I will soon meet David Cameron to discuss the benefits of a closer industrial cooperation between our two countries and to continue the ongoing rapprochement in terms of defense.
Slate.fr: Your predecessor demonstrated his role as a European leader on issues such as the fighting in Georgia, the revolution in Libya, and during the financial crisis. Is that also your ambition?
Hollande: France isn’t just any country in Europe, and its president is not an ordinary leader in the world. Sometimes directing or leading the way is not enough, he has to initiate policies, as Nicolas Sarkozy was able to demonstrate during his term. Sometimes that was fortunate, as with the UN action in Libya. Sometimes it wasn’t: I’m thinking of the Union for the Mediterranean, which due to a lack of preparation led to failure. Yes, I do intend to give France its place in the affirmation of an international ambition. What was missing in dealing with the financial crisis was consistency and perseverance, particularly the control of the financial world, the fight against tax havens, and the European Union financial transaction tax.
In the same manner, European countries weren’t able to join forces in order to reduce the trade imbalance with China. We had to wait for Obama to state the conditions of trade reciprocity for the word to even be pronounced again. And let’s not forget that the convertibility of the Chinese currency should have been discussed at the G20. I think the reform of the international monetary system must be a priority in our agenda.
Slate.fr: Speaking of Barack Obama, you’re to meet him for the first time at the Camp David G8 Summit on May 18 and 19. [In English] Mister Hollande, do you speak English?
Hollande: [In English] Yes, I speak English. But a French president has to speak French!
Slate.fr: Do you think it’s important for the French head of state to speak the common language of international diplomacy?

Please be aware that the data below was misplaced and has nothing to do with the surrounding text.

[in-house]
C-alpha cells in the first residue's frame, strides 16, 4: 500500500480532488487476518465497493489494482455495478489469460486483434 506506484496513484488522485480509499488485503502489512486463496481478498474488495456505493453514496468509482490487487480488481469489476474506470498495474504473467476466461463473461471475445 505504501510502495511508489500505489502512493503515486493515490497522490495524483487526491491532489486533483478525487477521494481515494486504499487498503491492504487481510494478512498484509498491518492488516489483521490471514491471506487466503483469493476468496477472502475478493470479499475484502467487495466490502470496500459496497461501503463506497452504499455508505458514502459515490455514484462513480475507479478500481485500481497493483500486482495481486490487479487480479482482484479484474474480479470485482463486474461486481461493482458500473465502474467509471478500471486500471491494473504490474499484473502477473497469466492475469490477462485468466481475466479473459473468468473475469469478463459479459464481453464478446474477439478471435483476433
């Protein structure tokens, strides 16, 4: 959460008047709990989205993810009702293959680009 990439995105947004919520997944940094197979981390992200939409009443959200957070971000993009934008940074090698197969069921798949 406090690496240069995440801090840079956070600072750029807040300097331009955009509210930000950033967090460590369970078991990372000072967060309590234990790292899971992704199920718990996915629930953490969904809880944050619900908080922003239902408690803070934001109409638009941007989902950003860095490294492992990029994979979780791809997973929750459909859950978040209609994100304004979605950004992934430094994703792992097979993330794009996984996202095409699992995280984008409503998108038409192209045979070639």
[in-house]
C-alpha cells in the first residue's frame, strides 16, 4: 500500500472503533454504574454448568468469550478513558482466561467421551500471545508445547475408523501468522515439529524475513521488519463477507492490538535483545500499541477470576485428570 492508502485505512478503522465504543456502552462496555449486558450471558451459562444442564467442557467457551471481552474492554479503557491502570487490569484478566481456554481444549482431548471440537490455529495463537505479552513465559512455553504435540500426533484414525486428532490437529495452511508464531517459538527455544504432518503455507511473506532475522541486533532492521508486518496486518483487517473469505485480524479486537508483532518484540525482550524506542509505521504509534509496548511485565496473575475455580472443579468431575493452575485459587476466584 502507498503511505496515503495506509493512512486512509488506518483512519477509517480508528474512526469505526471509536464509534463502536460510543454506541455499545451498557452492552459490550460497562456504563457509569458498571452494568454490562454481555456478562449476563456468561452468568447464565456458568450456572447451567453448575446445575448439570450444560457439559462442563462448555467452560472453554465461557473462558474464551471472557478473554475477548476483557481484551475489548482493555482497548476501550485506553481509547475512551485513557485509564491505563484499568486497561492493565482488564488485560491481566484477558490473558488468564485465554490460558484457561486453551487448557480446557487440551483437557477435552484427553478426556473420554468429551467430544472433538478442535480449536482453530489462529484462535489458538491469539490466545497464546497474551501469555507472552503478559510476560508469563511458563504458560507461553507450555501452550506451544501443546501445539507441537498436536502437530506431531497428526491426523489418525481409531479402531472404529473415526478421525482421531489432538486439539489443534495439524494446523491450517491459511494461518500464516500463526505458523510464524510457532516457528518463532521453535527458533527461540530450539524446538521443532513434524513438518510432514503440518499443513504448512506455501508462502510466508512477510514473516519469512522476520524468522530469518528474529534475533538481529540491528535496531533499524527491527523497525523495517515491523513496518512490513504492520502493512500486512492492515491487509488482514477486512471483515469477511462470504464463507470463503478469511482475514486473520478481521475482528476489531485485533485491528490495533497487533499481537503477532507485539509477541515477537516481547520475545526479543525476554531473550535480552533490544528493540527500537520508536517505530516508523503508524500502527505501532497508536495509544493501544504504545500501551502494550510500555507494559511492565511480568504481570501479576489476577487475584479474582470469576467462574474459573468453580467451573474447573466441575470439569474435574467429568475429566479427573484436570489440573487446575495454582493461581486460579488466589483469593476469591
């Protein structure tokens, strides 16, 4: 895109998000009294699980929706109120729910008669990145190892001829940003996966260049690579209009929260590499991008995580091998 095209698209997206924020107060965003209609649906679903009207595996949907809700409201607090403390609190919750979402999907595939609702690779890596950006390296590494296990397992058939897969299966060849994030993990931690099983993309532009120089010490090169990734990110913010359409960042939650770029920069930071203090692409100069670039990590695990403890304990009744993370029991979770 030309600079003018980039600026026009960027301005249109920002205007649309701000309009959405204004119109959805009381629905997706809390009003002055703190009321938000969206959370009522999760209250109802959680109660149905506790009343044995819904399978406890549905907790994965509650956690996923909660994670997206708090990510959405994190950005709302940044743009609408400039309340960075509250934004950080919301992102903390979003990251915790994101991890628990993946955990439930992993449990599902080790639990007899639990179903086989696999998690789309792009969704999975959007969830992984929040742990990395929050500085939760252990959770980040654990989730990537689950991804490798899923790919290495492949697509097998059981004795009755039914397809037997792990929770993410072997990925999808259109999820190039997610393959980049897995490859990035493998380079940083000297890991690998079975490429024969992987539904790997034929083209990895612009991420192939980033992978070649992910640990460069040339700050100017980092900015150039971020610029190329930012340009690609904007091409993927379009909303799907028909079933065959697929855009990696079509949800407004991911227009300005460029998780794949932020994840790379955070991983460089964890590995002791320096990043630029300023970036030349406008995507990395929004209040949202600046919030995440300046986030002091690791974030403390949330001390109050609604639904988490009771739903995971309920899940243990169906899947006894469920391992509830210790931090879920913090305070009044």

Hollande: He needs to understand it and to be able to have unmediated exchanges with his interlocutors. But I am attached to the French language and to the French-speaking world.
When I took part in European leaders summits, it was sometimes unpleasant for me to hear Romanian, Polish, Portuguese, and Italian friends speak English [rather than their own language], although I admit that on an informal basis, first contacts can be made in this language. Nevertheless, I will defend everywhere the use of the French language.
Slate.fr: The United States might look at a change of president in France, especially to a socialist one, with suspicion at first. How do you intend to make yourself known and acknowledged in the United States?
Hollande: I perfectly understood President Obama’s attitude throughout the French presidential campaign. He had no reason to distance himself from Nicolas Sarkozy. It’s the basic solidarity that leaders who worked together owe to each other. Barack Obama himself is running for re-election this year, and this vote will have a huge importance in the world. The Democratic administration’s choices in terms of foreign policy showed serious and beneficial changes compared with the preceding one. In the same way, we have similarities on the economic level. So, I intend to assert France’s independence without making Barack Obama’s task any more difficult. For example, I will maintain the position I had during my campaign of a pullout of French troops from Afghanistan by the end of 2012, in agreement with our allies.